What to Look For in Your Bandmates

As strange as this may seem, bands are extremely similar to marriages: They are loaded with creativity and emotion, they can be extremely volatile, and they form and break up all the time! So what can you do to ensure that your “marriage” with your band mates is everything that you want it to be and more?
I’ve been playing for over 20 years, and the majority of that time has been spent with other musicians. Here are a few things that I look for in my band members . . .

Just like in a marriage, it’s way easier to get along with other musicians when you can agree on stuff. I know what you’re thinking . . . “DUH!” But you would be surprised how often this comes up as a problem in bands. This means knowing precisely what you need and want as an artist, and what you expect of the artists that you work with. This can be broken down into 3 main parts.

1. Goals—what are the main things that drive you as an artist? What are you trying to accomplish long-term as an artist?
2. Purposes—what are the “sub-goals” that will lead to achieving the things that you want to be, do, and have as an artist. What drives your goals? Maybe your goal is to create positive change and motion through your music, and one of the purposes behind this is that you want to write music that sends a positive message and inspires people to become artists themselves. Maybe your goal is to make your family and friends smile, and one of your purposes is to learn how to write songs for children. Whatever the case, your purposes should push your goals forward, and they should jive with the purposes and goals of your band mates as well.
3. Policies—these are your core expectations for yourself and all other members of your band. Really be honest with yourself about these, and don’t be afraid to let potential band mates know about them up front.

The moral of this part of the story: If you want to tour the world and be a household name, and Nailz over there on the drums wants to get high and play dive bars every day for the rest of his life, perhaps Nailz is not the best guy for the job . . .

It’s great to have someone in your band that can play his guitar so fast that flames shoot out of his fingertips. However, if he’s never at practice on time and shows up to all of the gigs drunk, as far as I’m concerned, he’s a waste and entirely not worth the hassle. Playing an instrument and being a musician are 2 very different things. The line in the sand is professionalism in my opinion. This includes everything from being on time to rehearsals and gigs, showing up clear-minded and ready to jam, not missing rehearsals, practicing on your own outside of rehearsals, etc.

Can you imagine being married to someone that you hate (this is not a trick question!)? It’s no different in a band. MAKE SURE THAT YOU LIKE THE PEOPLE THAT YOU ROCK OUT WITH! Chances are, if they aren’t the kind of people you could see yourself hanging out with outside of the band, you won’t have the best relationship with them within the confines of the band either.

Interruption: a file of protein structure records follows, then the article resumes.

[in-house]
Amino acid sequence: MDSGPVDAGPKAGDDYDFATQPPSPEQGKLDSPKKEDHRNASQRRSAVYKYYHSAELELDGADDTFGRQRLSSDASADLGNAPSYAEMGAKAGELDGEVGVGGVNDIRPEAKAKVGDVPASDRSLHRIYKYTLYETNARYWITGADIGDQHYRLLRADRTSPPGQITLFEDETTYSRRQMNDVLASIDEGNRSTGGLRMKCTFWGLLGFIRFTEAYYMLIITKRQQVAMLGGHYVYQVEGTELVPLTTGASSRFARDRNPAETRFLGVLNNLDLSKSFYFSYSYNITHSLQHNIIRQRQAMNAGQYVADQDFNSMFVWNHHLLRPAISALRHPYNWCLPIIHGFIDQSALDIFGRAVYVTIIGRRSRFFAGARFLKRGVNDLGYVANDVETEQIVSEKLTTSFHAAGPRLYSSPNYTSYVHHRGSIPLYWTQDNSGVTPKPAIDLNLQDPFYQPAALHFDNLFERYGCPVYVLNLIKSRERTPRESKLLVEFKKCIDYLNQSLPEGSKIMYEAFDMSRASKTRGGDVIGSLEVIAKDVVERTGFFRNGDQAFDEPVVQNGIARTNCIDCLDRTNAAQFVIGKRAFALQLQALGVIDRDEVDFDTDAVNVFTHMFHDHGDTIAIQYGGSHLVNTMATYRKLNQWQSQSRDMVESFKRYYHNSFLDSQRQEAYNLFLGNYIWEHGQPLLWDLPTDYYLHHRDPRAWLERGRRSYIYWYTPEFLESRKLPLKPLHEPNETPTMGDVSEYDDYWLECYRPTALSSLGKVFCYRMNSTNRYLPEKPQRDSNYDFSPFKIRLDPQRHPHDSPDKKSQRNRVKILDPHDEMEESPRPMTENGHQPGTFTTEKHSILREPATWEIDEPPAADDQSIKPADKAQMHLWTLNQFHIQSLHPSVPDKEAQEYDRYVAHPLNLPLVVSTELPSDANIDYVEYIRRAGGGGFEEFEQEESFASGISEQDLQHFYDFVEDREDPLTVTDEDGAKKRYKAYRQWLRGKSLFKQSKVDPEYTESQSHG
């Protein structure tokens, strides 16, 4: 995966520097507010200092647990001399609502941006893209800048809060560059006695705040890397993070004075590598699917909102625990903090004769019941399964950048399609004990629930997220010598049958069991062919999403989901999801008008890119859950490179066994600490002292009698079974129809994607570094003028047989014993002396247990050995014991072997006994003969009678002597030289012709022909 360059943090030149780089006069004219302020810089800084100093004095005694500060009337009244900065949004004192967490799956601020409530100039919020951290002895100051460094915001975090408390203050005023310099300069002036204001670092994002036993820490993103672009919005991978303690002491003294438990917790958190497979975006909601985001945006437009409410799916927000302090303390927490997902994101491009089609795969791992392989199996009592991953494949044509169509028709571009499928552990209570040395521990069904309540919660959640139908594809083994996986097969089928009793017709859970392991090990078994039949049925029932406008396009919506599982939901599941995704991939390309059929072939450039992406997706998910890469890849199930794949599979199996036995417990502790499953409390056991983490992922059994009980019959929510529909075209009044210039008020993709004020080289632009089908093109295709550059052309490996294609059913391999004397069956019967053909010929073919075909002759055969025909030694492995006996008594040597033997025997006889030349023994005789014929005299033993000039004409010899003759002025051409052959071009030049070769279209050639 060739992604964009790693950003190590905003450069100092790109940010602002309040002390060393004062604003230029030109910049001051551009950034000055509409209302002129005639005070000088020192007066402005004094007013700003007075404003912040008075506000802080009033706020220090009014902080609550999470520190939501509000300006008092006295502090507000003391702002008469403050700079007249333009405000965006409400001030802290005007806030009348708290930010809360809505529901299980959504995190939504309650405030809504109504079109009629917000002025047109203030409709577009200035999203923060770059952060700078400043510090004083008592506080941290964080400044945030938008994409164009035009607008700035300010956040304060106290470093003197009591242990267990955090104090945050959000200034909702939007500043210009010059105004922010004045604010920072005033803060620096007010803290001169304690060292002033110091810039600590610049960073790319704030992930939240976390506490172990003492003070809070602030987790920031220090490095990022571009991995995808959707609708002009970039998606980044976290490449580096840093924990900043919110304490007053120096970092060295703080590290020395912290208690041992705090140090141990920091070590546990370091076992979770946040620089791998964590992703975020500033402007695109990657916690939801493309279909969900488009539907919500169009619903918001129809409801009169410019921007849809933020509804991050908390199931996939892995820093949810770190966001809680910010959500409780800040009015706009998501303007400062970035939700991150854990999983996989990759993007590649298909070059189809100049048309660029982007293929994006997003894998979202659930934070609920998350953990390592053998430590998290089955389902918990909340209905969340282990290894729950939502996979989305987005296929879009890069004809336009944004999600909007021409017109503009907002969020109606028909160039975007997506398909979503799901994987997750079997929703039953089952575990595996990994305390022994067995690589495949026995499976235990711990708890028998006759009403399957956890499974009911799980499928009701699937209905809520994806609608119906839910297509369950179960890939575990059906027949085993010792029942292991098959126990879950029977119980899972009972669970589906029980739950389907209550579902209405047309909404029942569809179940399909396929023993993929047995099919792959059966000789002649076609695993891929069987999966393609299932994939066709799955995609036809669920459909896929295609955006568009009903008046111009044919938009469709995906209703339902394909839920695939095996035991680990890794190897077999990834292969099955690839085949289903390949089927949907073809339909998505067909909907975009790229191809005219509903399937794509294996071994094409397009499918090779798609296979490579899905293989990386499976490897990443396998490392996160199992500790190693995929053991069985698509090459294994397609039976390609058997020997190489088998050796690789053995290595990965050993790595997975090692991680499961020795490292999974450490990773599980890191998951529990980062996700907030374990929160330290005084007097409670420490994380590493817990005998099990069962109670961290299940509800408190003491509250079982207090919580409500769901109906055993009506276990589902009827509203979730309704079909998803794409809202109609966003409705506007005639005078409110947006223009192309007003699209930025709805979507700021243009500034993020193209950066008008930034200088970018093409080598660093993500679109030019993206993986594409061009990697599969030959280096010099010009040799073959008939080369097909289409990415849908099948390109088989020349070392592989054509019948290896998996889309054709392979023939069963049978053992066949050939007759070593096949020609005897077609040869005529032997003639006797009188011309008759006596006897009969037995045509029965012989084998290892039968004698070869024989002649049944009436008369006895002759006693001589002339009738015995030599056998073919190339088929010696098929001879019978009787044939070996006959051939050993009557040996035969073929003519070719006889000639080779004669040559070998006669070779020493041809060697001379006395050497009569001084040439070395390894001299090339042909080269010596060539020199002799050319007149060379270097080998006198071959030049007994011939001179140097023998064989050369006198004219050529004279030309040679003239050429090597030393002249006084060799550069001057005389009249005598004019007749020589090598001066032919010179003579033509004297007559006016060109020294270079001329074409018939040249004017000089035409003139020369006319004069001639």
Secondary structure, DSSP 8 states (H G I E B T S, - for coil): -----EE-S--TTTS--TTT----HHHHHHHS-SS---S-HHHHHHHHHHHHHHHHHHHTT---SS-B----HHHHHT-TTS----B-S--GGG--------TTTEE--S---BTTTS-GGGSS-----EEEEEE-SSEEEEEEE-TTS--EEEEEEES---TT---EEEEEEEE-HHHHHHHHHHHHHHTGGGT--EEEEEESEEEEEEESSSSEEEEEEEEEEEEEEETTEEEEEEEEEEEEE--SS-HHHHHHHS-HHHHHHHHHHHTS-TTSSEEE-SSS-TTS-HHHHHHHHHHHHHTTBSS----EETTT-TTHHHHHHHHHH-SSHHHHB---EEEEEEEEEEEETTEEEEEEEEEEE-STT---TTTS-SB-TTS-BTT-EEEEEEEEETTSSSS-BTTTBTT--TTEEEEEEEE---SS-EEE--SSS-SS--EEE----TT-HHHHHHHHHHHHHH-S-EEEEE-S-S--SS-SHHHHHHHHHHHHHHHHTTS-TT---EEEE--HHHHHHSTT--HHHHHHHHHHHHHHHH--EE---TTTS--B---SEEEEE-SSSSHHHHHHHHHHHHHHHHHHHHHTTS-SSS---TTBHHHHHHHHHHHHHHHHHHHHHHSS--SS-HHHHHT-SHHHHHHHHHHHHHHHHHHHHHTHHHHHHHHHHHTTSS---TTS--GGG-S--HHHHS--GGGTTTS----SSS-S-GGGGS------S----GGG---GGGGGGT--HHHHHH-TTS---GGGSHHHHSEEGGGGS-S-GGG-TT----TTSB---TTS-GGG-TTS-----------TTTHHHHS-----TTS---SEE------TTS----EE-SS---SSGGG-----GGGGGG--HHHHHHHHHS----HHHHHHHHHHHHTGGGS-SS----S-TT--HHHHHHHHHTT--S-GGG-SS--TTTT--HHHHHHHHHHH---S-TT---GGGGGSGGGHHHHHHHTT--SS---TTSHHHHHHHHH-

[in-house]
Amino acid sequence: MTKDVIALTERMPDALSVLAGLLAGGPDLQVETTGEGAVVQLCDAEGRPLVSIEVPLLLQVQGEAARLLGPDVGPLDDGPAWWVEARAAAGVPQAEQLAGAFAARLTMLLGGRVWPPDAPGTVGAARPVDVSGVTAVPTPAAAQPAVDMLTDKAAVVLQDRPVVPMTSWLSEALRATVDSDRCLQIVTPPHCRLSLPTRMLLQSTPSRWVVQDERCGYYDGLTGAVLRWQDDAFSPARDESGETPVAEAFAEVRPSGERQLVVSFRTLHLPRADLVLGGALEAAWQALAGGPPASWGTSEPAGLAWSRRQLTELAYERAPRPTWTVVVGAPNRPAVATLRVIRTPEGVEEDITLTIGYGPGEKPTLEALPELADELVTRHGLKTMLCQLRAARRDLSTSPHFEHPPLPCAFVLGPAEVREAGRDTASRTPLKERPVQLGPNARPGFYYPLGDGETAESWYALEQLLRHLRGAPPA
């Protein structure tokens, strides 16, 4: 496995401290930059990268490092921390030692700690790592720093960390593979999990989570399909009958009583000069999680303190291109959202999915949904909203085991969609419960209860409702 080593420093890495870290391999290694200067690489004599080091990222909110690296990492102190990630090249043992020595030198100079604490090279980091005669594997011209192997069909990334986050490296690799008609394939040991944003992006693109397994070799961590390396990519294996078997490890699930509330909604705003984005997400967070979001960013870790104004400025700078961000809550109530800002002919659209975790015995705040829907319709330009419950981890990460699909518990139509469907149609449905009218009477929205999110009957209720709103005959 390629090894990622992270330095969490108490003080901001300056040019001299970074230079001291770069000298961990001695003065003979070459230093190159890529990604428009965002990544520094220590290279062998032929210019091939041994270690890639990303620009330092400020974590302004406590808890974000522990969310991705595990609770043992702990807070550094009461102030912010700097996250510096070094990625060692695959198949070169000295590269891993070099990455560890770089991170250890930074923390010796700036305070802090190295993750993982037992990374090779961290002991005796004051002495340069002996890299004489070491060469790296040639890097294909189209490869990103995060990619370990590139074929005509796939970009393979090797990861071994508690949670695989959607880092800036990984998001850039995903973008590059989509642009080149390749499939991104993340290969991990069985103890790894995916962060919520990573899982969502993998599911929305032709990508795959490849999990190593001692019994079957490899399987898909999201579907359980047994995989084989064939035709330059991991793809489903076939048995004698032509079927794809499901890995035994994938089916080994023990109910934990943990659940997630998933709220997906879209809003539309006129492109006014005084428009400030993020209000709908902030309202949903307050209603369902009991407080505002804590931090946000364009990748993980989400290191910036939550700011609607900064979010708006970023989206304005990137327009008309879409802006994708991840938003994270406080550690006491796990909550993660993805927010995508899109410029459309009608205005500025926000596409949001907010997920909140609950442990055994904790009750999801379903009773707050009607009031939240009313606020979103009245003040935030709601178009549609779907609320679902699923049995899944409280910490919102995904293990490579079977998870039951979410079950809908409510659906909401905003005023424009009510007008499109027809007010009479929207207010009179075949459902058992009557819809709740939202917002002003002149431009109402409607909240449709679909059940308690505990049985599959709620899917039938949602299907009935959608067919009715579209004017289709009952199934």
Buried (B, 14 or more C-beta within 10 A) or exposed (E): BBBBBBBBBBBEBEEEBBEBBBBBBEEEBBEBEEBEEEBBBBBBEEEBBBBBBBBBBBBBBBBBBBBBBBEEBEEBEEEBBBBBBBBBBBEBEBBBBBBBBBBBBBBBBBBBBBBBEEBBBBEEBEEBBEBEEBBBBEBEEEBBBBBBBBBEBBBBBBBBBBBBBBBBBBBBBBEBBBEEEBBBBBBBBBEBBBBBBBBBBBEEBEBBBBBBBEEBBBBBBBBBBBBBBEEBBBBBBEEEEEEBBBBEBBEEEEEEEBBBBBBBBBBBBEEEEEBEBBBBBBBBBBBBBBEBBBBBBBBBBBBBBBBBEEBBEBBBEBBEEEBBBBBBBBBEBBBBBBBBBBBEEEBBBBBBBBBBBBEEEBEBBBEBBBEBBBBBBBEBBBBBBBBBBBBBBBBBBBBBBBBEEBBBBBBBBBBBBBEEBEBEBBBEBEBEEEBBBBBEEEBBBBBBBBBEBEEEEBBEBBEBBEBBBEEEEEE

Might seem obvious, but keep in mind that communication is not one-way. Can you get ideas across to the people in the band and have them really “get it”? Can they do the same with you? It’s way easier to be productive with people that you can communicate well with as you guys don’t constantly have to explain and re-explain your ideas to each other. It’s also waaaaaaaaaaaay less boring when the band is talking to each other and really getting each other!

Kinda sucks when you come home one day and find your wife boinking the pool boy, or you find out that your husband has been the one stealing money out of your purse all along—it has a way of outing the flames out, if ya know what I mean. Likewise, it’s kinda tough to stay in create mode with and be positive toward band mates that can’t be trusted. No-brainer, but often overlooked from what I’ve seen. The people that I play with regularly are people that I know would never steal from or lie to me. I know they won’t leave me hanging if I need help, and I know they’ll be honest with me all the time—even when it means telling me that I’m being really whiny and that I need to knock of the drama and get to work! And the same is true in the other direction.

I NEVER have musicians that do drugs in my band. Adds way too much volatility and does nothing for productivity or (contrary to popular opinion) creativity. Drugs usually just make people more annoying to be around more than anything . . .

In a nutshell, really be honest with yourself about what you want, and really take care in selecting the guys and gals that you’ll be tying yourself to artistically—as much care as you would take in choosing a husband or wife. You may end up being with them just as long as (if not longer than) your better half!

Johnnie Ferro – Artist Synergy

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